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Mumbai Gets Ready to Rewrite its Redevelopment Story

Updated: Mar 28

Posted on 20 November, 2023 by Sugee Group


Sugee Group Redevelopment in Mumbai
Image used for representation purpose only

Maximum City, Financial Capital, Economic Powerhouse, City of Dreams – these are few of the many titles used for Mumbai. While they convey the dynamism and energy of the city, they also indicate how Mumbai attracts millions in search of a better future. Home to a teeming 2.71 crore population, Mumbai continues to witness surging demand for housing. In this scenario, redevelopment of old buildings and housing structures has emerged as viable option to cater to the housing needs of the burgeoning metropolis. With limited opportunities for greenfield developments in Mumbai’s central areas and suburbs, redevelopment helps to address the city’s housing demand and supply.


Redevelopment involves restructuring aging buildings, mills, slums and giving them a fresh and better form. These buildings receive a fresh lease of life as they are rebuilt with higher efficiency, better use of land and more sustainable practices. Dilapidated buildings find a new form, while the quality of urban life also improves. Redevelopment also enables homeowners in existing properties to upgrade to bigger and better homes with modern amenities which yield higher capital value. At the same time, it unlocks potential for builders to build additional flats and sell them at market rates.


History and evolution

Redevelopment in Mumbai dates back to the end of the 20th century when mill land was redeveloped into commercial and residential properties comprising public housing. The practice emerged as a major trend in 1991 when Maharashtra’s state government framed regulations for the segment.


Redevelopment truly took off in 1999 when developers working on redevelopment projects were permitted to construct additional flats and sell them at market prices. Initially, small developers and local players took up redevelopment projects, but over time, the market for the segment has grown and several national and branded players have included these projects in their portfolio.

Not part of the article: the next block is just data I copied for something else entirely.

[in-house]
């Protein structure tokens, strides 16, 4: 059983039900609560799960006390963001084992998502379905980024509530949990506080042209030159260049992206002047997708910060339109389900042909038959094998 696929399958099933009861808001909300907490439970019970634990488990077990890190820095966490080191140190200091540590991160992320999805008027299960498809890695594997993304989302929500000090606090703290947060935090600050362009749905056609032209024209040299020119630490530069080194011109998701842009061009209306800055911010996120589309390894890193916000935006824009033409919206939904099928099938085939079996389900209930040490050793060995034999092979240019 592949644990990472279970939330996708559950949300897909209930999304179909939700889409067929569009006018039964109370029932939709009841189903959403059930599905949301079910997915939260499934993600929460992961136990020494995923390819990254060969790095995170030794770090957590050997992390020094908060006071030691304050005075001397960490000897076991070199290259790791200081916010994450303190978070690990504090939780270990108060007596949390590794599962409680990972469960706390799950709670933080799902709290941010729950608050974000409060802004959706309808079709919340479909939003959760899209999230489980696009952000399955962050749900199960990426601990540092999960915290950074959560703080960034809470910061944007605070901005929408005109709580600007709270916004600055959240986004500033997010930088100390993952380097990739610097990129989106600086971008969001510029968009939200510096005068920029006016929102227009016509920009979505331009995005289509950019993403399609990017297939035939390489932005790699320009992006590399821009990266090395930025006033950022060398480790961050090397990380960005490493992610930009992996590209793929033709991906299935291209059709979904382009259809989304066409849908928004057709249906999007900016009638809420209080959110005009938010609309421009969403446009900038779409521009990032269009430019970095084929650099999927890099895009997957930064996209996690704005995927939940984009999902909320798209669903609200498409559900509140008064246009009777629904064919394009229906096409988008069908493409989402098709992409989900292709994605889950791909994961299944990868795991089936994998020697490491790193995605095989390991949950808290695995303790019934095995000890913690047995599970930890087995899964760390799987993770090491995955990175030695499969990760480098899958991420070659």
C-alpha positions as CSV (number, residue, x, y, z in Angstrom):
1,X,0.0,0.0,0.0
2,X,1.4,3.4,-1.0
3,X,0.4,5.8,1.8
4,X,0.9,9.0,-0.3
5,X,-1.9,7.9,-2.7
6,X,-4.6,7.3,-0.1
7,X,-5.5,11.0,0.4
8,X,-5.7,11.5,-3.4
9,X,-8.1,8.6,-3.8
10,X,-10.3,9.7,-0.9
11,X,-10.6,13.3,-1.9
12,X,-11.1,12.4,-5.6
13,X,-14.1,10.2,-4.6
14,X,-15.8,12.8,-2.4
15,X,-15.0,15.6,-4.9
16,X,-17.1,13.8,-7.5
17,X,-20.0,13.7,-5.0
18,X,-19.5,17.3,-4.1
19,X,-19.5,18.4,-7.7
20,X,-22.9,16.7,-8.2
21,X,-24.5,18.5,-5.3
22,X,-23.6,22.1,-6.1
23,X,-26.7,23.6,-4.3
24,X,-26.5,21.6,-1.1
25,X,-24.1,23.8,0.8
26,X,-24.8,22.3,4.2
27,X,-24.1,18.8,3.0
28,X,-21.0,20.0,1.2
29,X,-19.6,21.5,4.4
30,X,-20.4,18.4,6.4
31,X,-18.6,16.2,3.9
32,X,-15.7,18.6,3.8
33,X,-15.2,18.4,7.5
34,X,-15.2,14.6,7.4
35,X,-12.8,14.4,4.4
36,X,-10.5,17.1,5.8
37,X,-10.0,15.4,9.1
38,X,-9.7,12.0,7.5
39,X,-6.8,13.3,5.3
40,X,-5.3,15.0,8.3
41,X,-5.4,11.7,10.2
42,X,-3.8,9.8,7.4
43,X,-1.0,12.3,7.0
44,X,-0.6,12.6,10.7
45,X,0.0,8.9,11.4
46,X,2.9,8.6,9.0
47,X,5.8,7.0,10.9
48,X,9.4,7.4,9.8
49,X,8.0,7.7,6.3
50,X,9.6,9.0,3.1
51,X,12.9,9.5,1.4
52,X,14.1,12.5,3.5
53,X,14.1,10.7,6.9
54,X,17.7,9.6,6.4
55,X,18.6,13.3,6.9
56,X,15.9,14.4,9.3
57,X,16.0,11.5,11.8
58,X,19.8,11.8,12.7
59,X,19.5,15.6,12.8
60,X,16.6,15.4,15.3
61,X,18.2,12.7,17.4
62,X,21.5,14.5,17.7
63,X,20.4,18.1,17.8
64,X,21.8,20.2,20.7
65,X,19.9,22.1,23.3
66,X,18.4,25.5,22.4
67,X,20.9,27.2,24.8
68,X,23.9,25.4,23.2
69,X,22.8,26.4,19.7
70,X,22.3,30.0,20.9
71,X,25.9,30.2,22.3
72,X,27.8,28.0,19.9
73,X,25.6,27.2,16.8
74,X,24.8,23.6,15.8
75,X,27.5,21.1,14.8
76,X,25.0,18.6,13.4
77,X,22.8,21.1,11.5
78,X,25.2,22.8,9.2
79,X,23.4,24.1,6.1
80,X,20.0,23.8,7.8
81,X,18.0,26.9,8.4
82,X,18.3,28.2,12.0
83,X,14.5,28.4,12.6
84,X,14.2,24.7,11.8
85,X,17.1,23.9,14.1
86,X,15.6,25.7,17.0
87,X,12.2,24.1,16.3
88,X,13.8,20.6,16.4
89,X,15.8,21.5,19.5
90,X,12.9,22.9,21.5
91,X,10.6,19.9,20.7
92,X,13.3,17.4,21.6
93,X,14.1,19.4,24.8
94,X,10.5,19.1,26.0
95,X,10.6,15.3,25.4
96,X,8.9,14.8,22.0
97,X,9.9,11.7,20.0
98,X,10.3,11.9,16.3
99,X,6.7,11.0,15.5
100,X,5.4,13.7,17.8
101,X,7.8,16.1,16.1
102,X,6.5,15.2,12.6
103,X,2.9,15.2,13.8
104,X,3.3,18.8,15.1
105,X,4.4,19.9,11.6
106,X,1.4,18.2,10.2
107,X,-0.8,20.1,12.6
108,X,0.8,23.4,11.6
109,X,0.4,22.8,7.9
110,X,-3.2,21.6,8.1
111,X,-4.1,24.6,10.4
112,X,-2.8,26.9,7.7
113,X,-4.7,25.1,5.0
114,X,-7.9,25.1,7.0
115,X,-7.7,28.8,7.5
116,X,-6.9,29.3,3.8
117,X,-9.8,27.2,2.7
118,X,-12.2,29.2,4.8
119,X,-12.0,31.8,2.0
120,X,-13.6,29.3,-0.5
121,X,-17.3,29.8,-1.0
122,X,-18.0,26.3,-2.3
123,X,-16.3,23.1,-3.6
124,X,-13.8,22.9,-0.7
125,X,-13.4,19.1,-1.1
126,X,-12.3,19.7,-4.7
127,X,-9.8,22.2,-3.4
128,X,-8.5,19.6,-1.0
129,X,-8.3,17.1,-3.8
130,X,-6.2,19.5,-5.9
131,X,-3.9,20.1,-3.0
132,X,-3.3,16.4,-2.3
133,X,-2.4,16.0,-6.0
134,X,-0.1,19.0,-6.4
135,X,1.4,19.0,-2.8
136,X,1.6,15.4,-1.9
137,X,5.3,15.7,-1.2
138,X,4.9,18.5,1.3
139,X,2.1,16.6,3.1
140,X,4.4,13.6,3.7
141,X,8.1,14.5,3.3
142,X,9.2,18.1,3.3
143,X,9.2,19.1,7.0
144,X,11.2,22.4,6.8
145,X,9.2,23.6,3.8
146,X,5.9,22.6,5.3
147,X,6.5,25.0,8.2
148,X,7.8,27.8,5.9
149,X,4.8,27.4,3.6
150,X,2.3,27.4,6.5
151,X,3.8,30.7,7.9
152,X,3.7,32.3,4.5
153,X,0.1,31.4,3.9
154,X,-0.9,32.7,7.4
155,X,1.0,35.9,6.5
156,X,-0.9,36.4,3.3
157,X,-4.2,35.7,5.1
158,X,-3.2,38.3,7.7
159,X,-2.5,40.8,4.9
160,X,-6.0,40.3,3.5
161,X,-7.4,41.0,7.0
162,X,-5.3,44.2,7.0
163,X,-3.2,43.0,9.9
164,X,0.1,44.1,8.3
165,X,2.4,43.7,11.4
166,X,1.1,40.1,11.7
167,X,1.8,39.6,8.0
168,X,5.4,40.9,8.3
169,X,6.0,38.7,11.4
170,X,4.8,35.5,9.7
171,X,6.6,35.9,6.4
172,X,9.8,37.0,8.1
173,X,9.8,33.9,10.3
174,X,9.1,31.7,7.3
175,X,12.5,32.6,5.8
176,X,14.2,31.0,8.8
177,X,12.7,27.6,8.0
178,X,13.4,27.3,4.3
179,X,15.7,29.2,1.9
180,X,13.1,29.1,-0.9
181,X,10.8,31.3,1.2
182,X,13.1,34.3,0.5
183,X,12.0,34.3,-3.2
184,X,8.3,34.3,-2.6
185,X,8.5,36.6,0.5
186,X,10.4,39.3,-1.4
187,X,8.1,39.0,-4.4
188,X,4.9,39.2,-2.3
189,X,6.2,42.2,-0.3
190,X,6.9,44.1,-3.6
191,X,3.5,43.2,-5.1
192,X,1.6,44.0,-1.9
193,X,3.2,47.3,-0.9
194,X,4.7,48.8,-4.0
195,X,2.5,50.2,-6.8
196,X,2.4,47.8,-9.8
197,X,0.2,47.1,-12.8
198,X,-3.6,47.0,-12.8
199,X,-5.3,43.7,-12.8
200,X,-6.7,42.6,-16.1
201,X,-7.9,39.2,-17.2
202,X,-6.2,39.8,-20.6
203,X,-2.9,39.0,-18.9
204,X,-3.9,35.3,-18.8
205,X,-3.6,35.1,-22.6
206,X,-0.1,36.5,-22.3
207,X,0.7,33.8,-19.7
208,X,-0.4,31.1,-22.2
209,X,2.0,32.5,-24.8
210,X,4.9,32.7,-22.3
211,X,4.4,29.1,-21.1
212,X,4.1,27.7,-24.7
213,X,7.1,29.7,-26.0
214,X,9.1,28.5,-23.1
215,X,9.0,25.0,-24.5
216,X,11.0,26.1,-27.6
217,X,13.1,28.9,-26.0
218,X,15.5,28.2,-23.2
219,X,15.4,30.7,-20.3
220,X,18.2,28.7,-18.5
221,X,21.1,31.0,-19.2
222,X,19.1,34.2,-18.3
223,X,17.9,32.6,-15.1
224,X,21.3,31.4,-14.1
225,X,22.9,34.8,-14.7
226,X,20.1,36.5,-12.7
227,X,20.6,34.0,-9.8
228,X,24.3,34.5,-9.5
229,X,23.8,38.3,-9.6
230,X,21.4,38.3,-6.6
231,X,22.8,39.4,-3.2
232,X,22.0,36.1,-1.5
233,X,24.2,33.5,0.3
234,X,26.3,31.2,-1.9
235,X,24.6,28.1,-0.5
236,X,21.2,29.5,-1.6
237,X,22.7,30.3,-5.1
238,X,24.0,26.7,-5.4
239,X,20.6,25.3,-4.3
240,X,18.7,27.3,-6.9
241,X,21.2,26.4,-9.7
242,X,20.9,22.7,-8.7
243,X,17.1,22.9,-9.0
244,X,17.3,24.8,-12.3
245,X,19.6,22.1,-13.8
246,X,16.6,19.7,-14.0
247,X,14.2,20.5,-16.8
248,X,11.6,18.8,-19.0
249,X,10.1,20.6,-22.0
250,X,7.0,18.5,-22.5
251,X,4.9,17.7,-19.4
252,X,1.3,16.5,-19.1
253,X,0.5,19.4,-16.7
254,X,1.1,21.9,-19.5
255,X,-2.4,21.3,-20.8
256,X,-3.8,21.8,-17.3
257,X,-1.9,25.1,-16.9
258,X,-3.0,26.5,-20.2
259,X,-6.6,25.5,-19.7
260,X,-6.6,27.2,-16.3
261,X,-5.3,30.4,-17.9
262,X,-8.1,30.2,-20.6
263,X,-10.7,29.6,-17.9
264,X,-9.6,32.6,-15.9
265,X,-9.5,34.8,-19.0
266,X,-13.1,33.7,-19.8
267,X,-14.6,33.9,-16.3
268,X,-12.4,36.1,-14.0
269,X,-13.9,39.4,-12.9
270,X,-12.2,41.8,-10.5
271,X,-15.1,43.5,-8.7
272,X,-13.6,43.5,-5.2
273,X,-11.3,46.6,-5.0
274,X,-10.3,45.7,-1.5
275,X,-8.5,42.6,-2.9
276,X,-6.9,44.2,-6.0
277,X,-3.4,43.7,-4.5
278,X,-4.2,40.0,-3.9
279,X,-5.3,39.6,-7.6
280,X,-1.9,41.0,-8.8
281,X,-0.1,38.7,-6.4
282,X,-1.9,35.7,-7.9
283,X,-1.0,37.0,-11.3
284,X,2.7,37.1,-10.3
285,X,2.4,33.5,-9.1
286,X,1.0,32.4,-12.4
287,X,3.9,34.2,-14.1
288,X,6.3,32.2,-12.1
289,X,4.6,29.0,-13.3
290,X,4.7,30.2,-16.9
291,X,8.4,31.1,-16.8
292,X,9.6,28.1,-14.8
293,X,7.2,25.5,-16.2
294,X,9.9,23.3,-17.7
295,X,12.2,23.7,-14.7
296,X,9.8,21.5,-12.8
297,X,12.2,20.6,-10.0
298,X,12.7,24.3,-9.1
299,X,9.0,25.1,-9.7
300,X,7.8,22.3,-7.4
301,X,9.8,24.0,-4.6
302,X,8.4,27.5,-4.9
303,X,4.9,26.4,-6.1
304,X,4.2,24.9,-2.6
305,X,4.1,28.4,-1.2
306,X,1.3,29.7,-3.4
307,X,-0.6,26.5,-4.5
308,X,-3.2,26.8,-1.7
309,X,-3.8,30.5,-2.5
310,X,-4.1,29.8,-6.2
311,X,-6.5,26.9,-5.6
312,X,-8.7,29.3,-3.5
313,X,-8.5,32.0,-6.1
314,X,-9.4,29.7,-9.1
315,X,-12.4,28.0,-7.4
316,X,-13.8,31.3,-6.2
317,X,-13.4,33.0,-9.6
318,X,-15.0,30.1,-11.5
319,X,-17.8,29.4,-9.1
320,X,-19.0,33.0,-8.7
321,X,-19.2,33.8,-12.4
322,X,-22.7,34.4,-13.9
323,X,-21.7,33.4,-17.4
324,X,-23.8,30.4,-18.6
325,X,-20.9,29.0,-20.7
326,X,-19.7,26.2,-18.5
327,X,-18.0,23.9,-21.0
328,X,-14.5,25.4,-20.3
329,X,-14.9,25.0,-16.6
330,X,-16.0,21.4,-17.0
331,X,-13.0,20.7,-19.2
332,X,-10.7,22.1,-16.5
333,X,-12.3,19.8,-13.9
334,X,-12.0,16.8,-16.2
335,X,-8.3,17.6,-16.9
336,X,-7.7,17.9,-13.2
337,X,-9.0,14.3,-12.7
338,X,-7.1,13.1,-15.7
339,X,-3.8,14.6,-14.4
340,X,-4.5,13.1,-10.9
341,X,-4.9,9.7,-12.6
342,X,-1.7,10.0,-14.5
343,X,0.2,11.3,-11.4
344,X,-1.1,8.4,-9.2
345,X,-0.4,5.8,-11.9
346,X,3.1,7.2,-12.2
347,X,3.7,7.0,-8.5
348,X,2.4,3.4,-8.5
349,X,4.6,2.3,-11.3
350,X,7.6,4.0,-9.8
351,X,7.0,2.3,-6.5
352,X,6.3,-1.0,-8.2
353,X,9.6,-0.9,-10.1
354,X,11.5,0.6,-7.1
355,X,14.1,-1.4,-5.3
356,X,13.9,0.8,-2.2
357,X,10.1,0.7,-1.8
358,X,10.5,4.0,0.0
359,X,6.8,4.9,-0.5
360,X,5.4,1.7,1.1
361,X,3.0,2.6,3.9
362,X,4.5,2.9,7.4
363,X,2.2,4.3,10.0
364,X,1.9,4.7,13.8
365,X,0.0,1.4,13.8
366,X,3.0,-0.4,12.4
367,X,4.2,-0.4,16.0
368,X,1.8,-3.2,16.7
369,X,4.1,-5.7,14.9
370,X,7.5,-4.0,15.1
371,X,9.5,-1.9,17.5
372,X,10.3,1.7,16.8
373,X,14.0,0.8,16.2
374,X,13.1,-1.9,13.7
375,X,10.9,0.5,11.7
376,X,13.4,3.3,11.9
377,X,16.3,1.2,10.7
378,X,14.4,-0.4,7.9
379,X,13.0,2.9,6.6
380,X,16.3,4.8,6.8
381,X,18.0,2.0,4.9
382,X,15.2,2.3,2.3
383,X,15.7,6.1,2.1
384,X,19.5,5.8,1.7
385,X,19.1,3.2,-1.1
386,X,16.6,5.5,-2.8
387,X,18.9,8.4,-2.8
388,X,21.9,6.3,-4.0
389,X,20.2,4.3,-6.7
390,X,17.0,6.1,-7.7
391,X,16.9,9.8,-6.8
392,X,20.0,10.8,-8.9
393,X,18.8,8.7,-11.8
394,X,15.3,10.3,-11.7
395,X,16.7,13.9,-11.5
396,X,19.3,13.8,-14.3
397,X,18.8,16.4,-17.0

Presently, there are three popular models of redevelopment- developer-led, self-redevelopment, and development manager-led redevelopment. In terms of development opportunities, there is slum redevelopment, cluster redevelopment and redevelopment of old housing societies. The Dharavi Slum Redevelopment that recently made headlines is one of the city’s biggest redevelopment projects and is likely to transform the lives of a million slum dwellers while unlocking several hundred acres of prime land.


New phase of growth

As per data provided by the Maharashtra Housing and Area Development Authority (MHADA), over 25,000 housing societies in Mumbai are keen on development. In September 2019, a number of incentives and SOPs including 10% additional FSI were offered to housing societies which were planning for self-redevelopment. These measures and faster approvals have benefitted redevelopment projects in affluent pockets of Mumbai’s central areas such as Dadar, Matunga, Lower Parel and Worli. The relaxation of coastal regulation zone regulations has also paved the way for the redevelopment of many societies in coastal areas.


Sugee Group Redevelopment in Mumbai
Image used for representation purpose only.

In recent times, redevelopment has attracted more developers because it gives them access to prime land in sought-after areas without a major upfront investment. With higher FSI, developers are able to construct more flats and sell them at market prices to earn a profit on their investment.


Challenges along the way

Redevelopment is not just a process to reboot and rebuild a housing society but it’s intrinsically linked to the urban planning and infrastructure of the surrounding neighbourhood. This includes transportation, water supply, power, sewage and, waste disposal. An increase in the FSI could put pressure on the infrastructure and municipal facilities and also lead to the congestion of roads and transport networks. Social infrastructure including schools, colleges, parks, hospitals could also feel the strain of redevelopment due to increase in the number of residents.


For developers, negotiating with housing societies of each building and getting the consent of more than 50 per cent owners is a tall task. They also have to deal with homeowners bargaining for higher built-up area in new flats and modern amenities in the redeveloped housing complex.


Untapped Opportunity

Despite these challenges, redevelopment presents several untapped opportunities in a metropolitan city edged by the sea on three sides. With high land prices, Mumbai’s central areas present the most lucrative options for redevelopment. As the redevelopment market comes of age, it is witnessing the entry of project management consultants and interest from private equity firms. Mumbai’s new infrastructure in the form of Metro Rail, Coastal Road and Trans Harbour Link will provide much-needed connectivity to its residents and improve the city’s infrastructure and transport network. The improved connectivity of localities such as Sewri and Wadala is likely to provide a fillip to redevelopment of residential properties in their vicinity. Ultimately, unlocking land parcels across many other areas for redevelopment will create new development avenues in Mumbai, leading to real estate growth across different asset classes.


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